Thursday morning, section members of the Louisiana Philharmonic presented a recital showcasing their auxiliary specialties. Bass clarinetist John Reeks performed the premiere of William O. Smith’s LINES for Bass Clarinet. The seven movements provided quite an adventure through the world of extended techniques. Effects in the first movement alone included growls, singing through the horn, and abundant use of the flutter tongue. Surprisingly, this piece utilized two bass clarinets in different configurations (one conventional and the other separated in two pieces). The movements alternated on these new “instruments.” A mouthpiece was inserted into the bottom joint and a metal plunger added to the bell for the second movement, producing a brassy, almost trumpet-like sound. The second surprising use of the instrument called for the mouthpiece to be placed into the upper joint (without a neck). This configuration produced a haunting other-worldly sound, sometimes playful like the underwater sounds of dolphins. Overall, the piece was brilliantly performed by Mr. Reeks, but due to its highly experimental nature (plus the need for TWO bass clarinets) I doubt the piece will be performed very often in the future.
Next, LPO E-flat clarinetist Stephanie Thompson wowed us from her first entrance with a full-bodied, tonally rich sound on the E-flat. Dankner’s Concerto for E-Flat Clarinet provided a vehicle for Thompson’s beautiful tone, with sweeping romantic melodies exploiting the entire range of the instrument. A dramatic and difficult cadenza led to a fiery and caffeinated ending. Although only one movement, this concerto charmingly leads the listener through a full range of emotions and is a gem in the E-flat repertoire that I hope to hear more often!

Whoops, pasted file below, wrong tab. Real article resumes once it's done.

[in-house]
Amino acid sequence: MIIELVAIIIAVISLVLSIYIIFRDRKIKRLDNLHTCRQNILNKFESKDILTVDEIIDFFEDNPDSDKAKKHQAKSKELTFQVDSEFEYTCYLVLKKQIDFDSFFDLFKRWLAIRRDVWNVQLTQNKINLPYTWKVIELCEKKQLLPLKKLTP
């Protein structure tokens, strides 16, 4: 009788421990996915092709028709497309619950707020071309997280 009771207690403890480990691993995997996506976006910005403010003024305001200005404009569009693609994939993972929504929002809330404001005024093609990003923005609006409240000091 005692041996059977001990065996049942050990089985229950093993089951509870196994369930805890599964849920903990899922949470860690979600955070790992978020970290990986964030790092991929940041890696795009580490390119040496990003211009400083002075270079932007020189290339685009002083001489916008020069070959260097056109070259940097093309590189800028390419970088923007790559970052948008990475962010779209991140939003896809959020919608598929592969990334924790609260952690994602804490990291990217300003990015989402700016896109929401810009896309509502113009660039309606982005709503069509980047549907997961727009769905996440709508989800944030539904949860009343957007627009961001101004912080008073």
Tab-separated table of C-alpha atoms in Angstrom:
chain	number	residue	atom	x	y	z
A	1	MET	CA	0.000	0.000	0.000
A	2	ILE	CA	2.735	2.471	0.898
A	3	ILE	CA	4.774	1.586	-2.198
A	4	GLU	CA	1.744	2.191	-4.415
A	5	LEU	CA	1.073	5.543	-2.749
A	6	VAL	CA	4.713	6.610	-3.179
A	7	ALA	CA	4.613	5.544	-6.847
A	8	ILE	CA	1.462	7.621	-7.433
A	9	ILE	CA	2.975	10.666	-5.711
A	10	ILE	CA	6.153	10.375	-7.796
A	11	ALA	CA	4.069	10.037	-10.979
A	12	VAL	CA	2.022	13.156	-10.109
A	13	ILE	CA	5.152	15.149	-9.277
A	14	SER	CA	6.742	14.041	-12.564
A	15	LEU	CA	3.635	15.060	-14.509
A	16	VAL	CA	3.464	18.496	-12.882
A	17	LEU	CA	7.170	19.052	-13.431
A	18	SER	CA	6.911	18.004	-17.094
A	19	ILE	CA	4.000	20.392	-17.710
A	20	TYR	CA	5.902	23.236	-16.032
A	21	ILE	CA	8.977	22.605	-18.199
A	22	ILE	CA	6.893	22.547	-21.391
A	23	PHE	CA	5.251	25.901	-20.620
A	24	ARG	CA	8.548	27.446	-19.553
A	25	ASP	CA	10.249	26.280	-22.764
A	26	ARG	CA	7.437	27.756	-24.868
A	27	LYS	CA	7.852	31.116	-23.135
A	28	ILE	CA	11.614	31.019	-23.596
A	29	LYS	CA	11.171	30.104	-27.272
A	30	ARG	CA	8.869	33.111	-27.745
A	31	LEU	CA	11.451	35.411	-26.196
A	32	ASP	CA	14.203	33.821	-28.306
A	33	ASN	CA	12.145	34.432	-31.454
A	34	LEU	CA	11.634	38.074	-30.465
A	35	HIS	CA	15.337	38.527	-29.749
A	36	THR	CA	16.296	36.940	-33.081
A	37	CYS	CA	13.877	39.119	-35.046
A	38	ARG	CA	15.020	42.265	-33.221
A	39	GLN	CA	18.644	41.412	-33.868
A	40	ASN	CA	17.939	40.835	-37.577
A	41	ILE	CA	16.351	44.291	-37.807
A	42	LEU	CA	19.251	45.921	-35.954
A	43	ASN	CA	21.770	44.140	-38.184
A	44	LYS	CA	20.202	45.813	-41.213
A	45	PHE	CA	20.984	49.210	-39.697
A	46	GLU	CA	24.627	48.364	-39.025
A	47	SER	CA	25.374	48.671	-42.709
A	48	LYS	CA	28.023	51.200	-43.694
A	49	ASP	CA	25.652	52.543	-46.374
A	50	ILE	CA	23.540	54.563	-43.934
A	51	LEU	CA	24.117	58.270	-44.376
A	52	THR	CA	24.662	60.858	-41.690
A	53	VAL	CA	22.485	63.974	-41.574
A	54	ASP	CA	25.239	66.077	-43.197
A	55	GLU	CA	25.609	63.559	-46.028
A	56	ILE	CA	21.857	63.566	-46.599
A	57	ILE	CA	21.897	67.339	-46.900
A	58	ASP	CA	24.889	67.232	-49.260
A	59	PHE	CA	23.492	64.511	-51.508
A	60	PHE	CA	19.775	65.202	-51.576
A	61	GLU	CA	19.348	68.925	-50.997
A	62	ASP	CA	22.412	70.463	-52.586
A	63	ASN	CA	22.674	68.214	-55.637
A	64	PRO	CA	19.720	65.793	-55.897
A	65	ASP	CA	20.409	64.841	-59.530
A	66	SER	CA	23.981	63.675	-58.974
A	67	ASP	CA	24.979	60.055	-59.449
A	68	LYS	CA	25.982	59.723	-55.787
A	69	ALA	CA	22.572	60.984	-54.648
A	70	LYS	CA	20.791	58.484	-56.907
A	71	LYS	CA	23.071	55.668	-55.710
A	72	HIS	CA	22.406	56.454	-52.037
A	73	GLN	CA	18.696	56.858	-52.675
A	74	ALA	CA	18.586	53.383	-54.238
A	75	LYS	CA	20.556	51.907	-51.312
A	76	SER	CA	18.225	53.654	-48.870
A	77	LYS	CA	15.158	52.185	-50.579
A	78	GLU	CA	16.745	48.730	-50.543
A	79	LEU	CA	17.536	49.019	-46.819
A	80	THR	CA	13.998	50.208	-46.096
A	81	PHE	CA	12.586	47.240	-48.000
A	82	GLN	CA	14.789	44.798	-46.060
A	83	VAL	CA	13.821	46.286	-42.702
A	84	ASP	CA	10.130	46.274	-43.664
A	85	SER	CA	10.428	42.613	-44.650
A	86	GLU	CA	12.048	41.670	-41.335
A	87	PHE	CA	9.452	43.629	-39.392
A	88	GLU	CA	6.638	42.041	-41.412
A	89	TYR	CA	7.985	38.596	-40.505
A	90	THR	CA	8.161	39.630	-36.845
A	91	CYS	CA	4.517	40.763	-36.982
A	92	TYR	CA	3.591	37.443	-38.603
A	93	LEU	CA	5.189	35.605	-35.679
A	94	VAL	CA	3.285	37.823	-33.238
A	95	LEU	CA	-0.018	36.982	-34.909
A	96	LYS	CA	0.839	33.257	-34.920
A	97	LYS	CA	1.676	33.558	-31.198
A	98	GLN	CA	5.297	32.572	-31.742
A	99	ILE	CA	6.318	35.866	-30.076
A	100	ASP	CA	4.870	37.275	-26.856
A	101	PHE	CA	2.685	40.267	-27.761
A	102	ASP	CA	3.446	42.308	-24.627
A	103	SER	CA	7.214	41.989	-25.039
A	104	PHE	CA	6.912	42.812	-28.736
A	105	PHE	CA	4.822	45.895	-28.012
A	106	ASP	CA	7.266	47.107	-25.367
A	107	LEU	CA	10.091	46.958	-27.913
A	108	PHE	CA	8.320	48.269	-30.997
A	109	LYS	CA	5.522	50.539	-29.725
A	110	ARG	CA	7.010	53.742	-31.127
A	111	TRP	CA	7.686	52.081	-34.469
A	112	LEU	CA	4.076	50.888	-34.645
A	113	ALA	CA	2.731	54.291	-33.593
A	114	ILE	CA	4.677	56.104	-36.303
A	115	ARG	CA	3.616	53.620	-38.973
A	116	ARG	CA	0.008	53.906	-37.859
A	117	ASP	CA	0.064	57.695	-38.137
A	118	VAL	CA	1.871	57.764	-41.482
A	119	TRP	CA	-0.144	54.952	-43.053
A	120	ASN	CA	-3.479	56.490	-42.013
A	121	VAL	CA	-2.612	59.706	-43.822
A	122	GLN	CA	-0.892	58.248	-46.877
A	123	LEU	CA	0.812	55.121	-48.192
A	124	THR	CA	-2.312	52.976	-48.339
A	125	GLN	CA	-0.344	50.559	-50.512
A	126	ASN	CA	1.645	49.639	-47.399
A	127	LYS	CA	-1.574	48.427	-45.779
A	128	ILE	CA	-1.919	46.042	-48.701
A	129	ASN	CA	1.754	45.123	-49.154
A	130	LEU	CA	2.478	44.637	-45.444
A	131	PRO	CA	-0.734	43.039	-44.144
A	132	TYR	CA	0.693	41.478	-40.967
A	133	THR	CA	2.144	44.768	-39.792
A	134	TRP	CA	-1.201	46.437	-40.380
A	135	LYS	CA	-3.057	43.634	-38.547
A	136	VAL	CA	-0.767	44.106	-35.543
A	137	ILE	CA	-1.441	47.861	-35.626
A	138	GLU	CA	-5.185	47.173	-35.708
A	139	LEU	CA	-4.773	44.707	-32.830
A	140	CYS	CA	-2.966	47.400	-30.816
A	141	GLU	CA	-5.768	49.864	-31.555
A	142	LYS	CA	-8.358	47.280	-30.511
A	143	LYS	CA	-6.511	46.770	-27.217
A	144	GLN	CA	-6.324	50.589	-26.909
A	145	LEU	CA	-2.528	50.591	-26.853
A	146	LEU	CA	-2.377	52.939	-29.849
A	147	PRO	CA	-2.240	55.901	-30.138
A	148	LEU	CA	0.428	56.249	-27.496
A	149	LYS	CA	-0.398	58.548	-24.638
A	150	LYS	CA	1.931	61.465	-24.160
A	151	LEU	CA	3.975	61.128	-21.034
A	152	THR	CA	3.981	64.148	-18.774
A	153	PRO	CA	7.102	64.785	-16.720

Finally, LPO Principal Clarinetist Christopher Pell provided a musically mature interpretation of Weber’s Grand Duo. Despite his young age – he holds this position at the age of 22 – Pell demonstrated a thorough understanding of the score with all its interactions between the instruments. His sound blended (almost too well) with the piano and his intonation was especially appreciated in the slow second movement where the pitch in the clarion register tends to ride high. The long sweeping operatic lines that are Weber’s hallmark contrasted nicely with the technical sections in this performance, where Pell always took care to show musical intent within the technique. Kudos also to pianist Audrey Andrist for her flawless performance of this most difficult repertoire.
–Notes by Melissa Bowles Snavely
Melissa Bowles Snavely holds degrees in performance and music education from The Peabody Conservatory of Johns Hopkins, Shenandoah Conservatory, and James Madison University. She currently teaches and performs in the Washington DC area.